What to know: The DuPage and its two main tributaries are the most bucolic nearby waterways, running 63 miles north to south. In the spring, the short four-mile trip from Mack Road in Warrenville to McDowell Grove in Naperville is delightful. Naperville Kayak launches renters on the west branch; about 75 cubic feet per second on the USGS gauge is needed to get paddlers through the fast and riffly Riverwalk, and 100 is ideal. In the summer, start downstream with more water flow at Knoch Knolls in Naperville, and exit seven miles later at Eaton Preserve in Plainfield. From there, Plainfield River Tubing will put you on an easy three-mile float on an inner tube.
Flows through the western half of Cook County
What to know: This medium-sized river runs from the Wisconsin border through forest preserves, motorboat- and dam-free, until it merges with the Sanitary and Ship Canal near Lockport where it widens and deepens for commercial traffic. The upper portion in Lake County is more wild but also has less water at times..
In southern Cook near Riverdale
What to know: A paddle in this small, calm stream from Gouwens Park in South Holland to the Little Calumet Boat Launch in Blue Island is 7 miles; get out after five miles at Kickapoo Woods. On Saturday, July 23, residents can join a free guided history tour on this river starting at Beaubien Woods.
Water trail begins in Northfield
What to know: This begins as a tributary of the Chicago River, a small, mostly natural stream winds through the forest preserves from the outlet of the dam at the Skokie Lagoons, collecting two other tributaries to become the north branch. It ends downstream at a small waterfall in River Park where it dumps into the dredged section that merges with the North Shore Channel. Signs along the way dub this stretch the Ralph Frese Memorial Trail for a legendary Chicago paddler.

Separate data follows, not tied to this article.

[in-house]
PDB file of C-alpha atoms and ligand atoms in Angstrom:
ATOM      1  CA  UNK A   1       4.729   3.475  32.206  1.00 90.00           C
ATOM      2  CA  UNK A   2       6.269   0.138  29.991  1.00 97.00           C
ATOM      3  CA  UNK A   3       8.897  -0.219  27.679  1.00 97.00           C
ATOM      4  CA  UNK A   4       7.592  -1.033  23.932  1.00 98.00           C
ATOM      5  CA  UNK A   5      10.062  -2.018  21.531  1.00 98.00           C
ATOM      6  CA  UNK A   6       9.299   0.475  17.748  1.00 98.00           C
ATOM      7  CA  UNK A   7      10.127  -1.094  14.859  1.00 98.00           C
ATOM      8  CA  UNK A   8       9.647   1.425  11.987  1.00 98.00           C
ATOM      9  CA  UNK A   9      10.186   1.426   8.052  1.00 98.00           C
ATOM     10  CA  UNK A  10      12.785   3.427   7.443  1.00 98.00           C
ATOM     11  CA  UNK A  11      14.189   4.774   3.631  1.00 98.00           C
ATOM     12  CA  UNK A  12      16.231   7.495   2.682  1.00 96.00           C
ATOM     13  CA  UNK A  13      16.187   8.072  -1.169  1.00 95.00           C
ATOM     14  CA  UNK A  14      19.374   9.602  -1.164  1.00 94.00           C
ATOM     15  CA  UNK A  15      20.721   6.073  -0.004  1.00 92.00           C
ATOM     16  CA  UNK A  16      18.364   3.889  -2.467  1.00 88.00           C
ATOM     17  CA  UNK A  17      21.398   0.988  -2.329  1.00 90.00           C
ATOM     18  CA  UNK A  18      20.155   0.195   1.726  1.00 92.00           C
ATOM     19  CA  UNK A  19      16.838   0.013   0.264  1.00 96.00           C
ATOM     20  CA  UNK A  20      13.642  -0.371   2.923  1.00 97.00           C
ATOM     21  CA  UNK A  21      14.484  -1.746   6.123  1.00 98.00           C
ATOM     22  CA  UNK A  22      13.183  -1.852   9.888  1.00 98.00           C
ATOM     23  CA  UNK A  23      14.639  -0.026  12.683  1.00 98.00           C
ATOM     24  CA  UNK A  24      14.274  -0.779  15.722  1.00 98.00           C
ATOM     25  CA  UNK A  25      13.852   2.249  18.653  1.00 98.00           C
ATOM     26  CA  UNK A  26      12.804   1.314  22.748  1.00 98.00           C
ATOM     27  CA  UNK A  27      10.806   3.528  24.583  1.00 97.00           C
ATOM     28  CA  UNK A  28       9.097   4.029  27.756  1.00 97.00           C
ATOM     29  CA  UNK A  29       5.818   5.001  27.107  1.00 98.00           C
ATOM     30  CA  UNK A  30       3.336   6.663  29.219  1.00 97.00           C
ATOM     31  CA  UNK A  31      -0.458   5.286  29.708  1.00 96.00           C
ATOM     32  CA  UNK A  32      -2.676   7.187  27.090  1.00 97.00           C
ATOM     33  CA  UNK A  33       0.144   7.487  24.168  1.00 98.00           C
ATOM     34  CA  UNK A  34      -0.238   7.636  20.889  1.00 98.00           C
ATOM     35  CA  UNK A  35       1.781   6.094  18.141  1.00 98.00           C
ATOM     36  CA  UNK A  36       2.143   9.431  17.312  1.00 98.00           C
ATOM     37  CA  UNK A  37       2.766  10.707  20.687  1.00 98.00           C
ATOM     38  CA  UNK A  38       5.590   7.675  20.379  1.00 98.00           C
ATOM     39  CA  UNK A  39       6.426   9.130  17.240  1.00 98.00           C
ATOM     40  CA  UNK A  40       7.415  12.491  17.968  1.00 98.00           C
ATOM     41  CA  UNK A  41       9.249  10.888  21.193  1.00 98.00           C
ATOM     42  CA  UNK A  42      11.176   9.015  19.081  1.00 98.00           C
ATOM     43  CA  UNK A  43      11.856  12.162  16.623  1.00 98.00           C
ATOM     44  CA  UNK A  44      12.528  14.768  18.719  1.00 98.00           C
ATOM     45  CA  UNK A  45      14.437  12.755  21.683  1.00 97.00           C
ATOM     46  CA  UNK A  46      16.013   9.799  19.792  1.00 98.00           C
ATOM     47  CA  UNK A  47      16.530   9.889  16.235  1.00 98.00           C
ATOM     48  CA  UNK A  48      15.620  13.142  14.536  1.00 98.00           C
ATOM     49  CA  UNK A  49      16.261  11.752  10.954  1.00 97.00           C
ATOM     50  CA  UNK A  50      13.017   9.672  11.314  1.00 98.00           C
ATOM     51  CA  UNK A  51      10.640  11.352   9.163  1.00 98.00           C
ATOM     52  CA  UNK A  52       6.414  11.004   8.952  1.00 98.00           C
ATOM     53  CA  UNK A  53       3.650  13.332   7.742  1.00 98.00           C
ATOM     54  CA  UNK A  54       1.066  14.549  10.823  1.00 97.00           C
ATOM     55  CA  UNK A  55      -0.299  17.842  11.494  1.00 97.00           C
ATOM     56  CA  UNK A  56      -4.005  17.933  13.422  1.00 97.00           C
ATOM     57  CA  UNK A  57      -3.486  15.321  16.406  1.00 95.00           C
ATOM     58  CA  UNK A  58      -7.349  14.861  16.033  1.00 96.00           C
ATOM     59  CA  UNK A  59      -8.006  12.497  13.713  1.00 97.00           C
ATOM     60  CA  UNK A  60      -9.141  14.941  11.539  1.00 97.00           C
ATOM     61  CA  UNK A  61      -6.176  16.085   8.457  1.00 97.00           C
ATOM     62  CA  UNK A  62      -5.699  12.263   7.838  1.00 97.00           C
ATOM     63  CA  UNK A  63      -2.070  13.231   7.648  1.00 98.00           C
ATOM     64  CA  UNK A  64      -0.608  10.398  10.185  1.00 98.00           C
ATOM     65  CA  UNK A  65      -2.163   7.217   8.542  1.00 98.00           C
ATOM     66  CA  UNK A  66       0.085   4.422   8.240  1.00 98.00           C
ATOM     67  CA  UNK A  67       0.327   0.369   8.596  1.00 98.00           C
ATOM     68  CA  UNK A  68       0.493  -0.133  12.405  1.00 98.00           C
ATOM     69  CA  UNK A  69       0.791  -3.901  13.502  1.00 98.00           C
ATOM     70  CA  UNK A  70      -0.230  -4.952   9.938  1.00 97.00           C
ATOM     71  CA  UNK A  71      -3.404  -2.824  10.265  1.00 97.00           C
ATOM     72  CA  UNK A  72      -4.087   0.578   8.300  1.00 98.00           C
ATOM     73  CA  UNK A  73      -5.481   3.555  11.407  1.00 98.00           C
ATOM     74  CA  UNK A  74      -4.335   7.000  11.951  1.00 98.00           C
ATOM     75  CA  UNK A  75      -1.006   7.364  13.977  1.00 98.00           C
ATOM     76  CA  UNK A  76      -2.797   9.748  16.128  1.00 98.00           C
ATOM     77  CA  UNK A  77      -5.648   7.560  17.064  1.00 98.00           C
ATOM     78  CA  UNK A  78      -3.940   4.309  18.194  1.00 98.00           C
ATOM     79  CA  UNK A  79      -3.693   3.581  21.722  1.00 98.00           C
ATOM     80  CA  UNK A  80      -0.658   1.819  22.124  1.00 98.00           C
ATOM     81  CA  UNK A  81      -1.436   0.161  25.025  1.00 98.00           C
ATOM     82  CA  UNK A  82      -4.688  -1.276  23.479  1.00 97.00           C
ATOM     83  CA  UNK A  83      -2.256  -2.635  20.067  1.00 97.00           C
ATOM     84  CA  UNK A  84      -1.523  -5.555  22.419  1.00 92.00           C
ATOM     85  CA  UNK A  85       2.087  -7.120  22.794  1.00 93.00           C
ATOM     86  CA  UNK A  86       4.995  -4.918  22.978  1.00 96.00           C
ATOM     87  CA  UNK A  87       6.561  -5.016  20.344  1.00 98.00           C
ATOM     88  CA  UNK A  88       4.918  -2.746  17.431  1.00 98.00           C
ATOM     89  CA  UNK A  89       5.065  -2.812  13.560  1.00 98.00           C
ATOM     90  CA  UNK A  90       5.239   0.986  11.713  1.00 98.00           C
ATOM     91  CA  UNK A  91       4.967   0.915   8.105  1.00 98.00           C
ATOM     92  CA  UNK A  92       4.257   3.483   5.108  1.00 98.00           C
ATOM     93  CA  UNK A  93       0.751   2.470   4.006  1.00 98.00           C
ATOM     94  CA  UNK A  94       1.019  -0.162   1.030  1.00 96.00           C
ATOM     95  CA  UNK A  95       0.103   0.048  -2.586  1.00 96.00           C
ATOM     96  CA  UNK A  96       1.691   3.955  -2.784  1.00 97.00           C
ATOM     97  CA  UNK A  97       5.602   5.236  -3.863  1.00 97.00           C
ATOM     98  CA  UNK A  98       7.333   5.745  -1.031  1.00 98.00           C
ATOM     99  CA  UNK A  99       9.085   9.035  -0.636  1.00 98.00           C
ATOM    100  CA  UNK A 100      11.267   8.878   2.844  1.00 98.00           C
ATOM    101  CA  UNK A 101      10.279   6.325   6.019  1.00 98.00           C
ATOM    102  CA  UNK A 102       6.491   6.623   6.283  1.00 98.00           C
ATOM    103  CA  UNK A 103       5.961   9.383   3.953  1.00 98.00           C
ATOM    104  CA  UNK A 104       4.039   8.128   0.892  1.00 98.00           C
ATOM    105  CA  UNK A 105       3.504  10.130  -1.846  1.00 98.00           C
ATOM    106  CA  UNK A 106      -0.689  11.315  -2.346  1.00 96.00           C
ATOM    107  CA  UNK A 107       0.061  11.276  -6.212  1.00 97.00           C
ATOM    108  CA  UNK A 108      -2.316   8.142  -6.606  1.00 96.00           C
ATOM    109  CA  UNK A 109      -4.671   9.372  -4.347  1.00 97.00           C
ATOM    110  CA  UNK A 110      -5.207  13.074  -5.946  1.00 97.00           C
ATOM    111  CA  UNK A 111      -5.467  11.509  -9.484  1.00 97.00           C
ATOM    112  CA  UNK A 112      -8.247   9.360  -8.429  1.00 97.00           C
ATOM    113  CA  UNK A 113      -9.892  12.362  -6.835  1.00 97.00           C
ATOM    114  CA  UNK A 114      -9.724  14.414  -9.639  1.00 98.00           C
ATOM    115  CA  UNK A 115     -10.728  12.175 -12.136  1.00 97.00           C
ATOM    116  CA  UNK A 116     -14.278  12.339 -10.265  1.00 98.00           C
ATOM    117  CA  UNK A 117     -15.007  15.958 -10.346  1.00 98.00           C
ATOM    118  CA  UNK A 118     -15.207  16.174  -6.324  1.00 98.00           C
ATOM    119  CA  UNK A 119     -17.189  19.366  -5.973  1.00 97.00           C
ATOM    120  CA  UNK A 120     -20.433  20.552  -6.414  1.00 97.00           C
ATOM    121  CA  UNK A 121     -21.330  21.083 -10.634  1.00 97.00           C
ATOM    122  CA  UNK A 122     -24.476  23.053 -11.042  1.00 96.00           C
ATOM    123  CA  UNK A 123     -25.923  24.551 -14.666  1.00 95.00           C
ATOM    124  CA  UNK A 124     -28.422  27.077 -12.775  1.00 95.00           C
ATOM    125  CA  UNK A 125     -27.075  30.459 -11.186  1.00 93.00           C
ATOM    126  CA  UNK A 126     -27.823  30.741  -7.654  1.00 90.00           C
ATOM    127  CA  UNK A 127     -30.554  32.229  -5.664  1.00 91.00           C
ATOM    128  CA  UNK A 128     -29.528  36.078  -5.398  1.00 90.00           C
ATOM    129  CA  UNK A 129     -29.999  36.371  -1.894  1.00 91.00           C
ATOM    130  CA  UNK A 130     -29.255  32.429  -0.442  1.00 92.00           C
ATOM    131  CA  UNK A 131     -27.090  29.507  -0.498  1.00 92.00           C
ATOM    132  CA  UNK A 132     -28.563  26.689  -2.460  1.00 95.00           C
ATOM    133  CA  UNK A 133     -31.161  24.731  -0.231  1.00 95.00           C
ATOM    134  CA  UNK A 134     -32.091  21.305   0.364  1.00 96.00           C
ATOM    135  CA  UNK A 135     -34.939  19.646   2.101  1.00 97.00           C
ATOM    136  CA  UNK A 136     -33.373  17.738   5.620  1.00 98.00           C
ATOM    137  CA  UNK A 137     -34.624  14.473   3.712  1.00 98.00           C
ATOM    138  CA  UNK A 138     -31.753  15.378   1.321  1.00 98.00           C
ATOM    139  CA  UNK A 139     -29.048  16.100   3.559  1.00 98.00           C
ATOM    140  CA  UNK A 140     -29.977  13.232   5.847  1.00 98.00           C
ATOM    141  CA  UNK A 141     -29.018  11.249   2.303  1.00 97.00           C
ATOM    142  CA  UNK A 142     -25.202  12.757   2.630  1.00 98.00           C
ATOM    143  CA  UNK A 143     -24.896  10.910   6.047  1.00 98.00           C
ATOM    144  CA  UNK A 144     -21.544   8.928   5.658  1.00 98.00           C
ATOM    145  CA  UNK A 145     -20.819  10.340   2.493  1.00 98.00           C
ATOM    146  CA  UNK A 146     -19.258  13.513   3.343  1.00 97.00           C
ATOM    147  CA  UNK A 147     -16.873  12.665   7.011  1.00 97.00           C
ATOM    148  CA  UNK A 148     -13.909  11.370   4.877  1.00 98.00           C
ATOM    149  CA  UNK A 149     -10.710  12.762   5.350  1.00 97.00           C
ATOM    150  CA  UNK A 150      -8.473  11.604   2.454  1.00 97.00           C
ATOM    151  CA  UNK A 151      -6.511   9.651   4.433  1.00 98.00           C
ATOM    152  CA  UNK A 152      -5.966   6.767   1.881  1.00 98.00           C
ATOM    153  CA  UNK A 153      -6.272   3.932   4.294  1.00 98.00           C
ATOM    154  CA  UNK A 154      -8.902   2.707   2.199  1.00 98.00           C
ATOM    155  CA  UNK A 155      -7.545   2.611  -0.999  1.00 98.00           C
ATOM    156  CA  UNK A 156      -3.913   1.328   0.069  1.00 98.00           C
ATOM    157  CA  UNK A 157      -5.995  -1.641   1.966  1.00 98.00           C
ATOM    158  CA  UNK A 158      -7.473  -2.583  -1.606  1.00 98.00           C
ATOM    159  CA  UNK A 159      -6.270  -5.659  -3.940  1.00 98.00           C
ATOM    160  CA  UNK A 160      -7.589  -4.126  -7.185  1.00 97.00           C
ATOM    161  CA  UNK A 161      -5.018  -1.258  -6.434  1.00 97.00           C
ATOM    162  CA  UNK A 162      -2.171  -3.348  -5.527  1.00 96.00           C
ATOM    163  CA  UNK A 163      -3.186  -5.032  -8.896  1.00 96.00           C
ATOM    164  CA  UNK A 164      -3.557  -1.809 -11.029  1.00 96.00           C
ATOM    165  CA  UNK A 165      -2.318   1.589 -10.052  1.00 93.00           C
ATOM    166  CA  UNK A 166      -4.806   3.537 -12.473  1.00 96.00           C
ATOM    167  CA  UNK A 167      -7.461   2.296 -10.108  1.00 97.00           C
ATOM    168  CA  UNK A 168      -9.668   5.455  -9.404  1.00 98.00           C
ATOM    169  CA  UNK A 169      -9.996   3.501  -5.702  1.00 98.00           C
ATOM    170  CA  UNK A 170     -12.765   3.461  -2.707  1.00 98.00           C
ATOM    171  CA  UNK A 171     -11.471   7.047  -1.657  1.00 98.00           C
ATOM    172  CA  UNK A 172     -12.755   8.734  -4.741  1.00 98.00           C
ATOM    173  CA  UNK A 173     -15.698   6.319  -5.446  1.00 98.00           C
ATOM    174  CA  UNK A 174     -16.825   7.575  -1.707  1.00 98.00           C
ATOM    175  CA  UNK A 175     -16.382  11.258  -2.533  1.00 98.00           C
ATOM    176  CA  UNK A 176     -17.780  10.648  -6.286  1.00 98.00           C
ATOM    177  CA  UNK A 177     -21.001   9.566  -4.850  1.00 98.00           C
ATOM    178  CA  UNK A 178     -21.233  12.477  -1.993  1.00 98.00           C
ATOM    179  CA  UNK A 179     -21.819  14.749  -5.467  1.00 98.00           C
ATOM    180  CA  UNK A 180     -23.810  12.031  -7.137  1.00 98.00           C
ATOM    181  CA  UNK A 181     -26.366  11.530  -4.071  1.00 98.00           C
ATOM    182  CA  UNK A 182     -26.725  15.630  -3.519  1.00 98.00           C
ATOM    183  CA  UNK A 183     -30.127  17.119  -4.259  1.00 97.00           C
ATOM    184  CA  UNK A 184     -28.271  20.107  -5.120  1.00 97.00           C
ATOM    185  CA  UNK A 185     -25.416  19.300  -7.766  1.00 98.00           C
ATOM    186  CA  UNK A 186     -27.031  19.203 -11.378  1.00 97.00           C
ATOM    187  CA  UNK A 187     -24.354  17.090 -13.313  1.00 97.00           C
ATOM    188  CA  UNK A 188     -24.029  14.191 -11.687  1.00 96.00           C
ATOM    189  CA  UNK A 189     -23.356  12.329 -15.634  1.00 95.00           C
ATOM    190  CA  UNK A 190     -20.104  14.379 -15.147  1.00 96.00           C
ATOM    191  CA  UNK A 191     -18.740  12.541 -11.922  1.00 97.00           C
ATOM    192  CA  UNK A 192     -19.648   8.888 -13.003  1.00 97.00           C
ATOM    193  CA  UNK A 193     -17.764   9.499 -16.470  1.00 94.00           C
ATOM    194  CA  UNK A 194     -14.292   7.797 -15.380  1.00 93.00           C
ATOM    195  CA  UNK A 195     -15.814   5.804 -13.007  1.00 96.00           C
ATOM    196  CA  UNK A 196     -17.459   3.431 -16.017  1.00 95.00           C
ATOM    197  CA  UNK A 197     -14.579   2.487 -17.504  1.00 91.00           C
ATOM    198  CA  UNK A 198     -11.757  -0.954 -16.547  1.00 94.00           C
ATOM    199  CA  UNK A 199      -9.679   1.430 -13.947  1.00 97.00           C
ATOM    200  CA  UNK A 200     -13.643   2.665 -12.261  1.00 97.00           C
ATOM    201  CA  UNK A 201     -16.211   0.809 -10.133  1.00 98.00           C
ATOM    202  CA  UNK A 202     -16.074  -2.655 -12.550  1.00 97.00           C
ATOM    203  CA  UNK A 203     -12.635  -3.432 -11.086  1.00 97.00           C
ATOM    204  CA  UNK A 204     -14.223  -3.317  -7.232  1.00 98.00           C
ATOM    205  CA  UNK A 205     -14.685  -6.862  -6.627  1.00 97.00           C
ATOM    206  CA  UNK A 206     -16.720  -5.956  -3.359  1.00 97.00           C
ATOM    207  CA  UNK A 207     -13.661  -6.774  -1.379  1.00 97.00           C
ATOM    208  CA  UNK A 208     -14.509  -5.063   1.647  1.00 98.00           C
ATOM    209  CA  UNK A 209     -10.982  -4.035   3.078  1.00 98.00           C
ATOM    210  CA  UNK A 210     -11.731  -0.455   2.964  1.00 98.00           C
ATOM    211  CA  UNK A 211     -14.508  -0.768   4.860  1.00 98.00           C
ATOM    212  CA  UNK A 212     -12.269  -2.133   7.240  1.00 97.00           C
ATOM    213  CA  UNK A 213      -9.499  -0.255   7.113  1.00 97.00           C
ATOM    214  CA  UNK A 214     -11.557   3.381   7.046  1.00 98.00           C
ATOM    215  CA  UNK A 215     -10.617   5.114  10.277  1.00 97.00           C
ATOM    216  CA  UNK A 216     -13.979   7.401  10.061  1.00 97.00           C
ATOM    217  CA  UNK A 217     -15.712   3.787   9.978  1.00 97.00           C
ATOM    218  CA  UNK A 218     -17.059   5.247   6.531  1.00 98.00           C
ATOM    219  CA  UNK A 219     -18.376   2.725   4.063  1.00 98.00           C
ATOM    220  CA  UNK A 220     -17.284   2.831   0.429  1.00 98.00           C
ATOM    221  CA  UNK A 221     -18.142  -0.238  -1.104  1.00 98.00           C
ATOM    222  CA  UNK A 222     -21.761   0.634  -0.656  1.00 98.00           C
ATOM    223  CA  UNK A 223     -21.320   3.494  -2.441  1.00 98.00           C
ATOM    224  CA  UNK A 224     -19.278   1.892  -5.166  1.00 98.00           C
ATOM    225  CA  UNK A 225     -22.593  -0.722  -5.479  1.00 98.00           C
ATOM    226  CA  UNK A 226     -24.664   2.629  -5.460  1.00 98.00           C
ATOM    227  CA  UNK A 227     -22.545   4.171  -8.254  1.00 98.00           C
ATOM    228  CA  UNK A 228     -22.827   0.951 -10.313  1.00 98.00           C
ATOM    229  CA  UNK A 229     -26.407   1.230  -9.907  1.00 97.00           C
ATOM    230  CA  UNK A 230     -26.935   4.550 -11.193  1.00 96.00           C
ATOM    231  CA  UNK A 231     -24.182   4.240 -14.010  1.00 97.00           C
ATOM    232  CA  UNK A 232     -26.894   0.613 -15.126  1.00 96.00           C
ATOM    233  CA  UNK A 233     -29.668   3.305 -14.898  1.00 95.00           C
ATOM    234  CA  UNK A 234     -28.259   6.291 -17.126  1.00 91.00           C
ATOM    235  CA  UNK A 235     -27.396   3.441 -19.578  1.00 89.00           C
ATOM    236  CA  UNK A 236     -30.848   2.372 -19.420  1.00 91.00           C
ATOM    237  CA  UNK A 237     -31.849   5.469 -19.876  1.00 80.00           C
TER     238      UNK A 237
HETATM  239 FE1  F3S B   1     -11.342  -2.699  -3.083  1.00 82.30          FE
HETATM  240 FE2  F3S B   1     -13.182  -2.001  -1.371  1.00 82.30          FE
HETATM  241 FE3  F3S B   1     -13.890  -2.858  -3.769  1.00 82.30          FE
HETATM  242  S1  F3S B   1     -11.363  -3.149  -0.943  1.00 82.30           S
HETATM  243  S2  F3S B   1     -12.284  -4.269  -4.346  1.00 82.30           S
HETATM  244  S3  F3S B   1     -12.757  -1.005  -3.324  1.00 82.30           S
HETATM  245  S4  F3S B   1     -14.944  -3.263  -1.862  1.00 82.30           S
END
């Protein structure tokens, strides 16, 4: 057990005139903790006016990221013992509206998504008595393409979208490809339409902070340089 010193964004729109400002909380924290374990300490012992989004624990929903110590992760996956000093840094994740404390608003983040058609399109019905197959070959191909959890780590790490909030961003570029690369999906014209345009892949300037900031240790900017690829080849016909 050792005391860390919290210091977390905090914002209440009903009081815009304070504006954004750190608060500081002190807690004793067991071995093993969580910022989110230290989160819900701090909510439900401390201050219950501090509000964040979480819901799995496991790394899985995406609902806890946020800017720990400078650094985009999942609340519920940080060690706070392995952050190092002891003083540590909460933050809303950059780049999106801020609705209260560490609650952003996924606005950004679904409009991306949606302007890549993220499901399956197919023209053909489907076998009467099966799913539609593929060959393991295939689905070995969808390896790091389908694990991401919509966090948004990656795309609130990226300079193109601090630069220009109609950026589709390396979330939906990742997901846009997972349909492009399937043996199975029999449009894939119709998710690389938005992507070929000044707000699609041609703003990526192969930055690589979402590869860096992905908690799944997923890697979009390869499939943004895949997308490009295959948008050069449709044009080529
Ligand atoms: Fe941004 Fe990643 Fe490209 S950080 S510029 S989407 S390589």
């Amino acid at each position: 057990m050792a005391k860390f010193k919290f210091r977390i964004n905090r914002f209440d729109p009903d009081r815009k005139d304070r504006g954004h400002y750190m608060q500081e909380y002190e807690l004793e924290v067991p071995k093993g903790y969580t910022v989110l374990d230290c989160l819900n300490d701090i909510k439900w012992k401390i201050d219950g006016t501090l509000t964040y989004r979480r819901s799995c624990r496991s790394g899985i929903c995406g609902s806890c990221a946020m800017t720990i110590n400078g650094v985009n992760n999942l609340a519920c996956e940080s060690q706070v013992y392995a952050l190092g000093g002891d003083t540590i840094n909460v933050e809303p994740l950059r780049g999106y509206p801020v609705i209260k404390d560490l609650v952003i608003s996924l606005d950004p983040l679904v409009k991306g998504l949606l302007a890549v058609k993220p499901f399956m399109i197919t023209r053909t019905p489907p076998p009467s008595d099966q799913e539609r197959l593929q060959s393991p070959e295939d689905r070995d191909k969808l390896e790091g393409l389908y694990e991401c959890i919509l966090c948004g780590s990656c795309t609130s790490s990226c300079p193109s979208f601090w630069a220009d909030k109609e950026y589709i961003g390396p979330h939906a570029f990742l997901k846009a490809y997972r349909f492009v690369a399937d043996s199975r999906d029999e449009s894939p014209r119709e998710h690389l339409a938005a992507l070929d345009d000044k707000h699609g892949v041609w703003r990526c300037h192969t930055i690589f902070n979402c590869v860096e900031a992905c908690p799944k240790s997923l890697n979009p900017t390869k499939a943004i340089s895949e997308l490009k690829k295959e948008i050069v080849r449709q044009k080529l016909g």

Drive west 45 minutes toward Westchester
What to know: Salt Creek winds through Cook County forest preserves. A good start is a 6-mile trip from Bemis Woods to an improved landing at Brookfield Village Hall; it’s another mile to Plank Rd where the creek empties into the Des Plaines. More experienced paddlers can continue another two miles on the Des Plaines to Stony Ford landing, which will take you through a mild Class 1 stretch of waves in Riverside where the old Hofmann Dam once stood.
Moving water trips: Northern Illinois
Rocktown Adventures in Rockford is a respected resource for lessons and gear, and provides rentals for two of the most popular rivers, the Kishwaukee and the Rock.
Northwest to Belvidere
What to know: The medium-sized “Kish” is one of the most scenic and pleasant rivers in Illinois, well-tended by its many local devotees. A six-mile family friendly trip is Espenscheid Memorial Forest Preserve to Atwood Park.
The Fox at Yorkville is about one hour drive time from the city; the Rock is further west about an hour to Castle Rock State Park near Oregon.
What to know: Both rivers are on the larger side, usually have enough water to paddle year around, and have a “dells” section with deep canyons and high sandstone cliffs. Two groups that offer lessons and rentals are Howling Wolfe in Aurora, and The Yak Shack in Yorkville.
Drive north toward McHenry County
What to know: This is a narrow, curving creek that cuts through the nature-rich Glacial Park Conservation Area and the Hackmatack National Wildlife Refuge. The water quality is very high, in part a result of the county’s stream restoration project to re-meander a straightened agricultural ditch. The most popular trip is seven miles from Keystone Landing to Pioneer Landing. Scull and Oars offers rentals.